Judge reverses $1.5 billion MP3 patent infringement judgment against Microsoft

“Microsoft Corp. does not have to pay $1.53 billion in damages to Alcatel-Lucent SA, a federal judge ruled Monday, reversing a March jury decision that Microsoft programs infringe on Alcatel-Lucent’s digital music patents,” Jessica Mintz reports for The Associated Press.

“U.S. District Court Judge Rudi M. Brewster in San Diego said Microsoft’s Windows Media Player software does not infringe on one of the two patents in question,” Mintz reports. “Brewster also said the second patent is owned by both Alcatel-Lucent and Fraunhofer Gesellschaft, a German company Microsoft paid $16 million for rights to use the technology. Since Fraunhofer did not also sue Microsoft, the Redmond-based software maker is in the clear, the judge decided.”

“Both patents cover the encoding and decoding of audio into the digital MP3 format, a popular way to convert music from a CD into a file on a personal computer and vice versa,” Mintz reports.

Mintz reports, “In a May court filing, the judge seemed to support the jury’s decisions, and Monday’s turnabout dismayed Alcatel-Lucent. ‘This reversal of the judge’s own pretrial and post-trial rulings is shocking and disturbing, especially since — after a three-week trial and four days of careful deliberation — the jury unanimously agreed with us, and we believe their decision should stand,’ said Mary Lou Ambrus, a spokeswoman for Alcatel-Lucent, in an e-mail. ‘We still have a strong case and we believe we will prevail on appeal.'”

Full article here.


  1. ….in other news the judge, returning from a week vacation in his new car, said that rumors he met with Bill Gates before the decision are simply not true.

    he is retiring to his mansion later this month.

  2. As odd as it is, here, to cheer Microsoft winning a court victory, this time it was the right outcome. Now Alcatel-Lucent will have far less ammunition coming after portable music player manufacturers.

  3. Just a thought here. Could this be due to the Supreme Courts decision that patents need to be clearly in violation and not just in the same ball park???

    THe first judge used the pre change ruling and the second judge used the current SC ruling?????

    IF so, then this bodes well for future “stupid” patent lawsuits such as the current one against Apple for use of a keyboard. ” width=”19″ height=”19″ alt=”grin” style=”border:0;” />


  4. I agree with most comments.

    As much as I might dislike Microsoft, justice must be served, and that lawsuit was pure nonsense.

    So, this is a good precedent for the technology world, regardless of the fact that microsoft is the winner.

  5. Alcatel-Lucent & Universal have three things in common, they are both French and they have both lost a lot of money!

    Lucent through underhand accounting methods to massage their stock and Universal through a CEO’s incompetence.

    They are both trying to sue other companies to bring themselves back into profit.

    They have been caught with their trousers down because Fraunhofer-Gesselschaft invented & patented MP3.

    Extract from Wiki: “The year 2000 marked a noteworthy success at Fraunhofer-Institut for Integrated Circuits (IIS): MP3, which they developed, is the most widely adopted method for encoding and decoding digital audio.”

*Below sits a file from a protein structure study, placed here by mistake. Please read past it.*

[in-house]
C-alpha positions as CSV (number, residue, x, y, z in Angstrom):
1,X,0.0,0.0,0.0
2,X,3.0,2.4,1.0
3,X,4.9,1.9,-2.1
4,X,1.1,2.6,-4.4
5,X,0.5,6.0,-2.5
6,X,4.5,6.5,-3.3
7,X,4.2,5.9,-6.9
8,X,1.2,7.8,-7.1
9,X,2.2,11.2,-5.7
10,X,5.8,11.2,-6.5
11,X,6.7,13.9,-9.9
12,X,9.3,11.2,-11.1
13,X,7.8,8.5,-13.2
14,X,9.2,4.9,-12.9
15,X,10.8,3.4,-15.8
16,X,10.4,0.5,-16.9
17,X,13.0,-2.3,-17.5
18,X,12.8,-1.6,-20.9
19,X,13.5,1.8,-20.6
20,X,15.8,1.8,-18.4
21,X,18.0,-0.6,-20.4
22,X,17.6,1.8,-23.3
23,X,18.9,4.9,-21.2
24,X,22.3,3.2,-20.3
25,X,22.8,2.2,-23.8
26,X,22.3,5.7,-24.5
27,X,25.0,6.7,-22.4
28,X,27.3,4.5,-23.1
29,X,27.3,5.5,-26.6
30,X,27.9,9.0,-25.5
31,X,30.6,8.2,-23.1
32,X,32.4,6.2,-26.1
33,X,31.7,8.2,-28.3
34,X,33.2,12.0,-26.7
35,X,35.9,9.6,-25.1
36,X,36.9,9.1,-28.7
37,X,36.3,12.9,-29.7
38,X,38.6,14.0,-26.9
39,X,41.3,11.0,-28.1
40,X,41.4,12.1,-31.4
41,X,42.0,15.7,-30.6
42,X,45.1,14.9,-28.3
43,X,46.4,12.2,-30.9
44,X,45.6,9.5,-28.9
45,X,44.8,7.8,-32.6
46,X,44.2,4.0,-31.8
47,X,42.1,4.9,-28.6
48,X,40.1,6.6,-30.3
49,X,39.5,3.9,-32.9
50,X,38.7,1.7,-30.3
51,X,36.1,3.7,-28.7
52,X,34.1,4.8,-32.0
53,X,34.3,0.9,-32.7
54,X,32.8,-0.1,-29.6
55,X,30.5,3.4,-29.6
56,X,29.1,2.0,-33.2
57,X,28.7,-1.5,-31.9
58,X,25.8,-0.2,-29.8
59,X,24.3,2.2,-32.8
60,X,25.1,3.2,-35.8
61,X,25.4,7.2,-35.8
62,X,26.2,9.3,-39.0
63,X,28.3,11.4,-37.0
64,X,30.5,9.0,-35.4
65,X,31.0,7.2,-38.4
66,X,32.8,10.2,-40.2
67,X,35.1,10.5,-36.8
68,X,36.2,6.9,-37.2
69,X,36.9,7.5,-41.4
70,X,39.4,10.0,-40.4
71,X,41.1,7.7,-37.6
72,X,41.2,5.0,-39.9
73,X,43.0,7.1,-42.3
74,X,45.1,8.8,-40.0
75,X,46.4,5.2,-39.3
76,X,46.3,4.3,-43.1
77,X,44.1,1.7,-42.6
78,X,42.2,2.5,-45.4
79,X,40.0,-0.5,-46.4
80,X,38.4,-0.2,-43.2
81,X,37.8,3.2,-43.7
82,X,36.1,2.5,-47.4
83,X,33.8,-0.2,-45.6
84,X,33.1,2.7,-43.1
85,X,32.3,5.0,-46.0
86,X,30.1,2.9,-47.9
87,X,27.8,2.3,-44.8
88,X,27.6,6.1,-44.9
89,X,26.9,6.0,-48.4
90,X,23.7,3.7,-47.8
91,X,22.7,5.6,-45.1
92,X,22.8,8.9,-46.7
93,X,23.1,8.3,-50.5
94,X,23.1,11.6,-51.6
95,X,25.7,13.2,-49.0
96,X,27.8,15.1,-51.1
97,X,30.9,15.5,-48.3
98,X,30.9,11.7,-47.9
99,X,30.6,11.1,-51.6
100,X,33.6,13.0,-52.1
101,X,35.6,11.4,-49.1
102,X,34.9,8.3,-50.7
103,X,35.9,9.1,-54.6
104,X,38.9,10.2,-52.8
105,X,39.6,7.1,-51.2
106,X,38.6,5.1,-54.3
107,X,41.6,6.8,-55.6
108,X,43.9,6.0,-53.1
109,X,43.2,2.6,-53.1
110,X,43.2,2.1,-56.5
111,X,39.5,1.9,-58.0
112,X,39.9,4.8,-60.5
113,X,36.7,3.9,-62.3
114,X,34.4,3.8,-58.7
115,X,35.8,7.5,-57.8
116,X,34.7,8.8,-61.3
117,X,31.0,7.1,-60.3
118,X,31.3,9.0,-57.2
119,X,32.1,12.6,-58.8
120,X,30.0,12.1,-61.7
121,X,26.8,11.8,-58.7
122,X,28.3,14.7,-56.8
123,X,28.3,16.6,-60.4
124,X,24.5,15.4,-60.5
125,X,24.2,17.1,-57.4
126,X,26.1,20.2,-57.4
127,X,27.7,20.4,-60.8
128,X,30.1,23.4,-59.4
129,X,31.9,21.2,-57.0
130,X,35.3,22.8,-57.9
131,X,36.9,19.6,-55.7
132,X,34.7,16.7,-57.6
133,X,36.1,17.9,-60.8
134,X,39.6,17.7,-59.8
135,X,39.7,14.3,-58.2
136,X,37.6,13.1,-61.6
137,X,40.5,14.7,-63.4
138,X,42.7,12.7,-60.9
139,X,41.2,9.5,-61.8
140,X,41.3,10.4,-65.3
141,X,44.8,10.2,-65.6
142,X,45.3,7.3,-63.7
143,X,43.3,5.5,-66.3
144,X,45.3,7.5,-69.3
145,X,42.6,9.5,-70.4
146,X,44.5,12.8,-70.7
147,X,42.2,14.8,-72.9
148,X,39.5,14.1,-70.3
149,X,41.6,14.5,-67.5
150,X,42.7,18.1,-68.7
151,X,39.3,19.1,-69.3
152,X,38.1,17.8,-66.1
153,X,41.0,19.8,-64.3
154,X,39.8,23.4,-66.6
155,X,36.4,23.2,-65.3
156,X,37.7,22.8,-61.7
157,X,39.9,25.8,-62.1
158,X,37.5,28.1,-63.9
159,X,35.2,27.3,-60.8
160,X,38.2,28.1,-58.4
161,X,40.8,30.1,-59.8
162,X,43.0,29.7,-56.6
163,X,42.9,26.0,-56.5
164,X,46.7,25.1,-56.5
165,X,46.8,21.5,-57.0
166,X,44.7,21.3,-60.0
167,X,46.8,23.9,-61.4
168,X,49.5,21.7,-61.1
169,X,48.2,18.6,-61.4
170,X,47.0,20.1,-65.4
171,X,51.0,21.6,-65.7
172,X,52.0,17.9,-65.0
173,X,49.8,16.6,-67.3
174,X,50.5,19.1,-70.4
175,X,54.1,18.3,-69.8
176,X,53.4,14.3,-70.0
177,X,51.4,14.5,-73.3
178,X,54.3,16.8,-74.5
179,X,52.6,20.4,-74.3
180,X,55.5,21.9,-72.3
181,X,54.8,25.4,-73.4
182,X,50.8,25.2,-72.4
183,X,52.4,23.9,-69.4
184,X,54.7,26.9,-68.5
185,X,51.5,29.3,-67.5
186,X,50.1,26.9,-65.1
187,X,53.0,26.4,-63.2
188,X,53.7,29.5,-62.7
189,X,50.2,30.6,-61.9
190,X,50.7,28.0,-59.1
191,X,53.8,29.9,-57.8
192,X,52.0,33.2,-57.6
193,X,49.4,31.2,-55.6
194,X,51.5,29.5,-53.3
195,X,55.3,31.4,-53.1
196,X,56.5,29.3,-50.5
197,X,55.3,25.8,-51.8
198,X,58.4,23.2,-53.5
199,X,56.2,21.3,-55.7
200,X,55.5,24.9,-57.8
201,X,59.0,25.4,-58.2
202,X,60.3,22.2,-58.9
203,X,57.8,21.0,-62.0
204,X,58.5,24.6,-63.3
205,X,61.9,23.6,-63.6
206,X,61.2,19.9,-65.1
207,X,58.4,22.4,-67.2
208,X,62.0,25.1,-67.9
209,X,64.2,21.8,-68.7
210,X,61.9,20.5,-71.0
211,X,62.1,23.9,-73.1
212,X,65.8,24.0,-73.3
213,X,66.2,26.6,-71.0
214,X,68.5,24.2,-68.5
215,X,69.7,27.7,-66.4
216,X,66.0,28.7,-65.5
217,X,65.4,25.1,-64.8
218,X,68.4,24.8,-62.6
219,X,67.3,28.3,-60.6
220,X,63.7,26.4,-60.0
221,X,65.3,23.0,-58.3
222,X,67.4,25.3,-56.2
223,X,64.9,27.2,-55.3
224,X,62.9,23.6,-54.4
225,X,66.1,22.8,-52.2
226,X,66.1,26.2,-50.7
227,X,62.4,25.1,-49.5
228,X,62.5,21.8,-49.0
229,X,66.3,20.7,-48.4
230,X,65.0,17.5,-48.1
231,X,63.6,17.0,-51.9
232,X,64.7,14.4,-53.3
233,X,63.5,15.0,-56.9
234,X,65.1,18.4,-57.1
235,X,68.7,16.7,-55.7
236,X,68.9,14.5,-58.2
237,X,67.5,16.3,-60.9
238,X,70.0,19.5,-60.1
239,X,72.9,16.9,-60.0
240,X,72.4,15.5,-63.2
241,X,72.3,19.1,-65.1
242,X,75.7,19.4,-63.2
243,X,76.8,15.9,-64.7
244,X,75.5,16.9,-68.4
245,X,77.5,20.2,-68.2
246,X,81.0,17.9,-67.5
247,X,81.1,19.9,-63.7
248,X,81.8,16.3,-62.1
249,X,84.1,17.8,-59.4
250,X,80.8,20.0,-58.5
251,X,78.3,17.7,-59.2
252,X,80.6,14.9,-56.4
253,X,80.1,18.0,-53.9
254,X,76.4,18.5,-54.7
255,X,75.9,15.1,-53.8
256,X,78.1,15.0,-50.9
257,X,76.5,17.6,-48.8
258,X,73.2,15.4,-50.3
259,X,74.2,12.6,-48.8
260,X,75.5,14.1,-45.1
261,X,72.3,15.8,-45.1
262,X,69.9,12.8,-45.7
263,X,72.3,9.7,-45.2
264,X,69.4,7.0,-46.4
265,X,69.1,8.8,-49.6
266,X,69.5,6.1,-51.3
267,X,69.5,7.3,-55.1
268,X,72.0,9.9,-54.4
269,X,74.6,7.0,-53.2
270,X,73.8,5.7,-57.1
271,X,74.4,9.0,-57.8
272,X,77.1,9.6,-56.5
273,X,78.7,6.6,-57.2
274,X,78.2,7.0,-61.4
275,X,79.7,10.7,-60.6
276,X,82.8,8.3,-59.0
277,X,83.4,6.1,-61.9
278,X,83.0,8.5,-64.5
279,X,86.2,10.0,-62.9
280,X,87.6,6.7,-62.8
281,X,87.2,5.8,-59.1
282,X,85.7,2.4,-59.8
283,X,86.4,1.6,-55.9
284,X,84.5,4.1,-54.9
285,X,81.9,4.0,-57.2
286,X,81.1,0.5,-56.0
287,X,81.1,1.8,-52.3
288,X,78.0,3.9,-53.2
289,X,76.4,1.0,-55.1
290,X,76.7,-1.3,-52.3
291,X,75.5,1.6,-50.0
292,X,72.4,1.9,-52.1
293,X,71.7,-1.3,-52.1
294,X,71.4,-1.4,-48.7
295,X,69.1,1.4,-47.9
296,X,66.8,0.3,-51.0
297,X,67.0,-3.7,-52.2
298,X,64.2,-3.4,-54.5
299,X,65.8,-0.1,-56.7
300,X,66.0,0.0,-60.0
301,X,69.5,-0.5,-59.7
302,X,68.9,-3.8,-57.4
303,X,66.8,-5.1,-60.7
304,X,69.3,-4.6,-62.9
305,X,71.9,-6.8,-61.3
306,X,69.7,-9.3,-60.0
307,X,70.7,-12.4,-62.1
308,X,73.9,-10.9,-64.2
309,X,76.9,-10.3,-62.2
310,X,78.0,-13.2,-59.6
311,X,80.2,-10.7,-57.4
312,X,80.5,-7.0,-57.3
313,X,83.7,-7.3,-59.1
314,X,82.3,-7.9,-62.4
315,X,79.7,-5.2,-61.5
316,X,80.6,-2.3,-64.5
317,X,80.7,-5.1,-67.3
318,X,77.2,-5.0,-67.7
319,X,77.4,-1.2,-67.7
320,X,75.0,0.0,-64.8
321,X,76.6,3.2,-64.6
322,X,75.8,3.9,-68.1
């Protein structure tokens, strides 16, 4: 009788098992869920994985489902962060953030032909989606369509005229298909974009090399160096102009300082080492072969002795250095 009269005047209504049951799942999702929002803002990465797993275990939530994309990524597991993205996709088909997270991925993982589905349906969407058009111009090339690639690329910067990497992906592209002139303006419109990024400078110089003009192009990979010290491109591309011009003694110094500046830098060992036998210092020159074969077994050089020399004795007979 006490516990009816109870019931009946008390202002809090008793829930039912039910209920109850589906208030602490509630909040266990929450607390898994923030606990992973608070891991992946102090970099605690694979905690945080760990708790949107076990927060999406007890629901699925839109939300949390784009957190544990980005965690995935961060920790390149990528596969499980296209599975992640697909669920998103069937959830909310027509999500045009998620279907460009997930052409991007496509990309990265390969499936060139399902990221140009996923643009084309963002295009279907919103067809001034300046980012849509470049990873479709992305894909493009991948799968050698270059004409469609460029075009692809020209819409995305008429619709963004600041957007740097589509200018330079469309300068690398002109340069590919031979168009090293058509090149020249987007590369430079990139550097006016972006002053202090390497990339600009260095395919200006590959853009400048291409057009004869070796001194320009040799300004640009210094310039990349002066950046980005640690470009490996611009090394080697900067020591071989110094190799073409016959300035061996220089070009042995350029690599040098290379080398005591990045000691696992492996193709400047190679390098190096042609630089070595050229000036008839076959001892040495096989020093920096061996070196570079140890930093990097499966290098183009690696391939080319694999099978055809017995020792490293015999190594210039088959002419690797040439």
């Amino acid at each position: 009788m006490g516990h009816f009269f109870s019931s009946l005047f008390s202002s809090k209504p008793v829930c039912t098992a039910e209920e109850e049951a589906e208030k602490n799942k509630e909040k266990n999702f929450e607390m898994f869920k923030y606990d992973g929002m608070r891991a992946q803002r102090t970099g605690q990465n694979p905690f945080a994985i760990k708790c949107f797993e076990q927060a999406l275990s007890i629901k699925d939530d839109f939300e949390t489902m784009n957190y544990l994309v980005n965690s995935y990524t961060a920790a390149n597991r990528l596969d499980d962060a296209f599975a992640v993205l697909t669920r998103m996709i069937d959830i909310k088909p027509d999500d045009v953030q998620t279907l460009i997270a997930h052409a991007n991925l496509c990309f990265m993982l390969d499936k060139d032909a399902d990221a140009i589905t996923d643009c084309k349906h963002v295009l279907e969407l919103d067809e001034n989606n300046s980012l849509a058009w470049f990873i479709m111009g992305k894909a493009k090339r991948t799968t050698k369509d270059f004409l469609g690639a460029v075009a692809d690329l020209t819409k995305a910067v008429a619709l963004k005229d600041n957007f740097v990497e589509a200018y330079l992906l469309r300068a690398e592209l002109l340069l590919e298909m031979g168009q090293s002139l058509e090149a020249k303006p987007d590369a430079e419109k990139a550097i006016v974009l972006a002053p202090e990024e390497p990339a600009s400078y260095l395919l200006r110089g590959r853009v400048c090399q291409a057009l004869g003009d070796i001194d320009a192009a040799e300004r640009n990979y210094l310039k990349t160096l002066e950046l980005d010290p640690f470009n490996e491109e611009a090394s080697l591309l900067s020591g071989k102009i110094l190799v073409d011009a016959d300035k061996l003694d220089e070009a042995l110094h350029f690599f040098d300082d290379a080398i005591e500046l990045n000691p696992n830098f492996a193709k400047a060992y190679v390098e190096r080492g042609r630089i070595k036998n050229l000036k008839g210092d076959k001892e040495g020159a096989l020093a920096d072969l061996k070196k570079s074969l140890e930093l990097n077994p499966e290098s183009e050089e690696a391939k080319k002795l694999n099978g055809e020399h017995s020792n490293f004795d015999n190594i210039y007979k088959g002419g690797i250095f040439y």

SO, just like creative which unlike those two succeeded in getting money from Apple but it didn’t do them any good because they then wasted it trying to compete with the ipod, those two business’s are going to suffer a similar fate if not worse because they haven’t a leg to stand on!!

    BURN baby BURN!!!!!!!!

  6. I actually a law degree in Australia, so take my comments with a grain of salt if you are so inclined, but I agree with the decision in terms of economic, social and legal logic. Historically in the common law, where US laws developed from, all these ingredients make up a classical decision – that’s why concepts taken for granted today, such as limited liability pty and ltd companies even exist, the concepts were invented by judges, believe it or not.

    As an Aussi looking from the outside in, so excuse the ignorance, I just have a major problem with the concept of a single judge overturning a jury decision. Why didn’t it have to go to a jury on appeal? Or why was it even allowed to go to a jury in the first place? I just don’t get the inconsistency in the logic of the legal process.

    In Australia, generally but there are exceptions to everything of course, an appellate judge could only over-rule the jury on issues such as if the jury was mislead or if certain evidence of decisions should not have been given to the jury. But if things were correctly referred to the jury, as in they made a decision they they were legally entitled to find, they can only be overturned on appeal by another jury or a full court of a superior court.

    So I think there are bigger issues here than money, which companies like M$ and Apple can afford.

    Just my 2 cents…

  7. @ ShadowMac. It may well be & we may never know, that the jury did not have the latter information or did not understand the information given because Judges can often direct juries to ignore certain information.

    For example if Alcatel-Lucent lawyers only provided documents to prove their legal ownership of the software but did not provide clarification that the patent was still owned by creator & that the creator had a right to licence the software to other business’s then one can understand how the jury came to their original conclusion.

    This reminds me of the Apple-Microsoft lawsuit over Windows and how in the end Microsoft managed to shaft Apple via a backdoor that Apple had left open at Xerox.

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